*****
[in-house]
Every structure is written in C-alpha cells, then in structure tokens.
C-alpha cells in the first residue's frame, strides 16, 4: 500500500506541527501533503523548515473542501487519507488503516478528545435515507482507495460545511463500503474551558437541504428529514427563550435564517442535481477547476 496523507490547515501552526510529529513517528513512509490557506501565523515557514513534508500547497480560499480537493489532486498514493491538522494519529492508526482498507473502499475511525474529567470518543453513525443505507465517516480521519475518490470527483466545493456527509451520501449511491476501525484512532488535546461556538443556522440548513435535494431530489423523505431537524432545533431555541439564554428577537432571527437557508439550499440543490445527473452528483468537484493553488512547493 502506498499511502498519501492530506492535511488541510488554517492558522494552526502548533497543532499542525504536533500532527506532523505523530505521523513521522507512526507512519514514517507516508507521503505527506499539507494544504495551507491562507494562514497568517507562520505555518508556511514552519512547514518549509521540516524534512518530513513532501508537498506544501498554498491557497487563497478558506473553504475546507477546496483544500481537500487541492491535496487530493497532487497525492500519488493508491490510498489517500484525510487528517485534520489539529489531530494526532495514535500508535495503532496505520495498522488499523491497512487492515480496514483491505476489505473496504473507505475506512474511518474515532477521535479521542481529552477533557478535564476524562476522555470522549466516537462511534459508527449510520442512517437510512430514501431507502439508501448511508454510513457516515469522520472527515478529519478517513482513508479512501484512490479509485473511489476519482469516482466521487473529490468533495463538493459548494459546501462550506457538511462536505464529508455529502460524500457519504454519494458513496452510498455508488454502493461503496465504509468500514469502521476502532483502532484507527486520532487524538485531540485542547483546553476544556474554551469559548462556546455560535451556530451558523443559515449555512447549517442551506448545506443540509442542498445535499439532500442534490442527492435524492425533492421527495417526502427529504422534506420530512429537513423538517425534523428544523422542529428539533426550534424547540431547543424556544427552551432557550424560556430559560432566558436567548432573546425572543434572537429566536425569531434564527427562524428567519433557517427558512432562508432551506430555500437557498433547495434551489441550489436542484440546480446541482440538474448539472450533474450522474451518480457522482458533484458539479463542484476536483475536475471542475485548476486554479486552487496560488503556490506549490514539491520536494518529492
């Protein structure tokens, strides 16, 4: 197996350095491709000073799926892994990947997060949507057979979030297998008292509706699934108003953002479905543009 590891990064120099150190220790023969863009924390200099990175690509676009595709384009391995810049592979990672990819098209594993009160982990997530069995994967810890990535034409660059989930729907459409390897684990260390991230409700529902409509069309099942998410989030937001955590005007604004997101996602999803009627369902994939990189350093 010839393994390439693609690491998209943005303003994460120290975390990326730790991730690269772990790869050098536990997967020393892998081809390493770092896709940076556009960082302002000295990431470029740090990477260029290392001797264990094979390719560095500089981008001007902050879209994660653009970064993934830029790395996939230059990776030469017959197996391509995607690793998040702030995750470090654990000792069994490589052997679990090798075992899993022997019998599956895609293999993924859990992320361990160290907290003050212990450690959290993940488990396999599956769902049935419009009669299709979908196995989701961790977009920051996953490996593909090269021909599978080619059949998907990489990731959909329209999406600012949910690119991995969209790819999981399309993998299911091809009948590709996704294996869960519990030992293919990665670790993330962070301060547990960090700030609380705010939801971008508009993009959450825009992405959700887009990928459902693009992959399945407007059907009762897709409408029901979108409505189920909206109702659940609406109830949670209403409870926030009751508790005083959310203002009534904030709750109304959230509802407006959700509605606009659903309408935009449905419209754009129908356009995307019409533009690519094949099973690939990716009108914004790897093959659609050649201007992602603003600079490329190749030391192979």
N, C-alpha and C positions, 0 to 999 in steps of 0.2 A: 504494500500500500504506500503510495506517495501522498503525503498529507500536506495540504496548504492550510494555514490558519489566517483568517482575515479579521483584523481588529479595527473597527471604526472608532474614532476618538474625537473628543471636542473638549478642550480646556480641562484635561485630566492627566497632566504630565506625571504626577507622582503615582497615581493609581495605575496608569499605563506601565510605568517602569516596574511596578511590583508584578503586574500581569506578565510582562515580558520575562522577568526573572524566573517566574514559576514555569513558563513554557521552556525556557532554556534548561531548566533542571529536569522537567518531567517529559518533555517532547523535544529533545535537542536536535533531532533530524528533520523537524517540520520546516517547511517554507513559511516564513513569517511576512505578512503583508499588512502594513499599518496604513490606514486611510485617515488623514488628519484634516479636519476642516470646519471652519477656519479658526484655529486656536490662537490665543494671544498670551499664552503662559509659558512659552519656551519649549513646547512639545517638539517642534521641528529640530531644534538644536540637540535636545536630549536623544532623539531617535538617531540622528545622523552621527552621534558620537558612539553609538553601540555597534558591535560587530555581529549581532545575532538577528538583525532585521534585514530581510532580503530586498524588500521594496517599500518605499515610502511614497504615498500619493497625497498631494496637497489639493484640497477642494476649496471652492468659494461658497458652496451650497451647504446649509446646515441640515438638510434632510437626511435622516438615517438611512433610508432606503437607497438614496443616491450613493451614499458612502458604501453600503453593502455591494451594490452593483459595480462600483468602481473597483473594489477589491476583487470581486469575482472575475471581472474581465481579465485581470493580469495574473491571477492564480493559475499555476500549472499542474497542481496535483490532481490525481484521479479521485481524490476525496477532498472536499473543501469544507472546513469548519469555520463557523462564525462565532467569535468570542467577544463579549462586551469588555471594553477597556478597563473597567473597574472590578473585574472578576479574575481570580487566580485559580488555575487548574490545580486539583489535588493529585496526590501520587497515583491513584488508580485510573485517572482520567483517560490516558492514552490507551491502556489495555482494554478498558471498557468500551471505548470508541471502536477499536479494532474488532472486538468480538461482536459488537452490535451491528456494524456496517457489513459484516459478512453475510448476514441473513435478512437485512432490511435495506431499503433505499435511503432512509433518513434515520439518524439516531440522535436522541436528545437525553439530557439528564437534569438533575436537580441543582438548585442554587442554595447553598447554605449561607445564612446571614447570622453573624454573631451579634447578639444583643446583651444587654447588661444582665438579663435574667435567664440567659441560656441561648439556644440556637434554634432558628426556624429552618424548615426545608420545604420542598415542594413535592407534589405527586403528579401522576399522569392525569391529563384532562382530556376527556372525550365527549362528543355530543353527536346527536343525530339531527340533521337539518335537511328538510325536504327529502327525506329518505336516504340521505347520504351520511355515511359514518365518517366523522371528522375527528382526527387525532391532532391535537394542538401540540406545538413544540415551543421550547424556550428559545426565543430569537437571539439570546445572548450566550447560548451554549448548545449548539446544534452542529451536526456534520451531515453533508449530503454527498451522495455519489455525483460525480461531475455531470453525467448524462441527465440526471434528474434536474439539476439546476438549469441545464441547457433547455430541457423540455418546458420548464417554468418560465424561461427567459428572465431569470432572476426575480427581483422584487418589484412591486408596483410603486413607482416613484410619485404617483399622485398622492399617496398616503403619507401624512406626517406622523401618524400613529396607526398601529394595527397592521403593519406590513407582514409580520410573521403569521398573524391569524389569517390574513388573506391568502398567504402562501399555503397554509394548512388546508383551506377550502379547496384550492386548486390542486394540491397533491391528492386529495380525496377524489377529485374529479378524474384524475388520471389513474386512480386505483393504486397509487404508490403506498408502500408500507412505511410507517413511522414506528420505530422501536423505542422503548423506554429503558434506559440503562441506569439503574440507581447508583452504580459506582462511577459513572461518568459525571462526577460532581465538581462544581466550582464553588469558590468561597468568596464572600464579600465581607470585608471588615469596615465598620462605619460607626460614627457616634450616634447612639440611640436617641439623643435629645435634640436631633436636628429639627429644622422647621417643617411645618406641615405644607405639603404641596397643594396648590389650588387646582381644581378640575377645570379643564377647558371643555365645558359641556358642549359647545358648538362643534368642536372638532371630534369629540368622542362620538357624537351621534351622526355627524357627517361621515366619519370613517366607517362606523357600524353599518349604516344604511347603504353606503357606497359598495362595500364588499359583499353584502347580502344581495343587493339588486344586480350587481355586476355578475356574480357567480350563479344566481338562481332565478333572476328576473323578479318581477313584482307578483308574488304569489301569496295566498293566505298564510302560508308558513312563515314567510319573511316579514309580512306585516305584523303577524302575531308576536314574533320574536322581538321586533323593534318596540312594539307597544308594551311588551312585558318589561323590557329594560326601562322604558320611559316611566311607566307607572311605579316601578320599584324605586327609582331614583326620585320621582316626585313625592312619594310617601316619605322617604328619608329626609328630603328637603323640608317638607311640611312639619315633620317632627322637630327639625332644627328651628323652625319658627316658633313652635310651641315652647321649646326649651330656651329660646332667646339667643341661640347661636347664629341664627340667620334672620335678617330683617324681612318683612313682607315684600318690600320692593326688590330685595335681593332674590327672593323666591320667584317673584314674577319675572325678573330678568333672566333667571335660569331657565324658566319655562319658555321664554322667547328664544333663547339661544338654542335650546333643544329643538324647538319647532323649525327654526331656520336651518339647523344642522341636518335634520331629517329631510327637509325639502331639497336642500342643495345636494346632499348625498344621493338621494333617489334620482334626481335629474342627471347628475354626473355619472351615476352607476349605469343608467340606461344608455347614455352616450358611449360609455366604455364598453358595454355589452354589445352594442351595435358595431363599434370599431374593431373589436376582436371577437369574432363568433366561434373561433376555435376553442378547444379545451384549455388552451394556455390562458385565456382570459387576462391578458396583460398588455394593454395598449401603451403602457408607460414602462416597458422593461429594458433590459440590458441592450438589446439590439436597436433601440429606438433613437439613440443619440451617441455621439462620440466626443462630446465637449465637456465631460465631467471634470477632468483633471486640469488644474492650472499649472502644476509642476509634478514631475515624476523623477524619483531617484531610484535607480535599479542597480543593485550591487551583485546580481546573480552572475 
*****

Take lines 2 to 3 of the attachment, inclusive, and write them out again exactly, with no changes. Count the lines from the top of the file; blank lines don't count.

Every structure is written in C-alpha cells, then in structure tokens.
C-alpha cells in the first residue's frame, strides 16, 4: 500500500506541527501533503523548515473542501487519507488503516478528545435515507482507495460545511463500503474551558437541504428529514427563550435564517442535481477547476 496523507490547515501552526510529529513517528513512509490557506501565523515557514513534508500547497480560499480537493489532486498514493491538522494519529492508526482498507473502499475511525474529567470518543453513525443505507465517516480521519475518490470527483466545493456527509451520501449511491476501525484512532488535546461556538443556522440548513435535494431530489423523505431537524432545533431555541439564554428577537432571527437557508439550499440543490445527473452528483468537484493553488512547493 502506498499511502498519501492530506492535511488541510488554517492558522494552526502548533497543532499542525504536533500532527506532523505523530505521523513521522507512526507512519514514517507516508507521503505527506499539507494544504495551507491562507494562514497568517507562520505555518508556511514552519512547514518549509521540516524534512518530513513532501508537498506544501498554498491557497487563497478558506473553504475546507477546496483544500481537500487541492491535496487530493497532487497525492500519488493508491490510498489517500484525510487528517485534520489539529489531530494526532495514535500508535495503532496505520495498522488499523491497512487492515480496514483491505476489505473496504473507505475506512474511518474515532477521535479521542481529552477533557478535564476524562476522555470522549466516537462511534459508527449510520442512517437510512430514501431507502439508501448511508454510513457516515469522520472527515478529519478517513482513508479512501484512490479509485473511489476519482469516482466521487473529490468533495463538493459548494459546501462550506457538511462536505464529508455529502460524500457519504454519494458513496452510498455508488454502493461503496465504509468500514469502521476502532483502532484507527486520532487524538485531540485542547483546553476544556474554551469559548462556546455560535451556530451558523443559515449555512447549517442551506448545506443540509442542498445535499439532500442534490442527492435524492425533492421527495417526502427529504422534506420530512429537513423538517425534523428544523422542529428539533426550534424547540431547543424556544427552551432557550424560556430559560432566558436567548432573546425572543434572537429566536425569531434564527427562524428567519433557517427558512432562508432551506430555500437557498433547495434551489441550489436542484440546480446541482440538474448539472450533474450522474451518480457522482458533484458539479463542484476536483475536475471542475485548476486554479486552487496560488503556490506549490514539491520536494518529492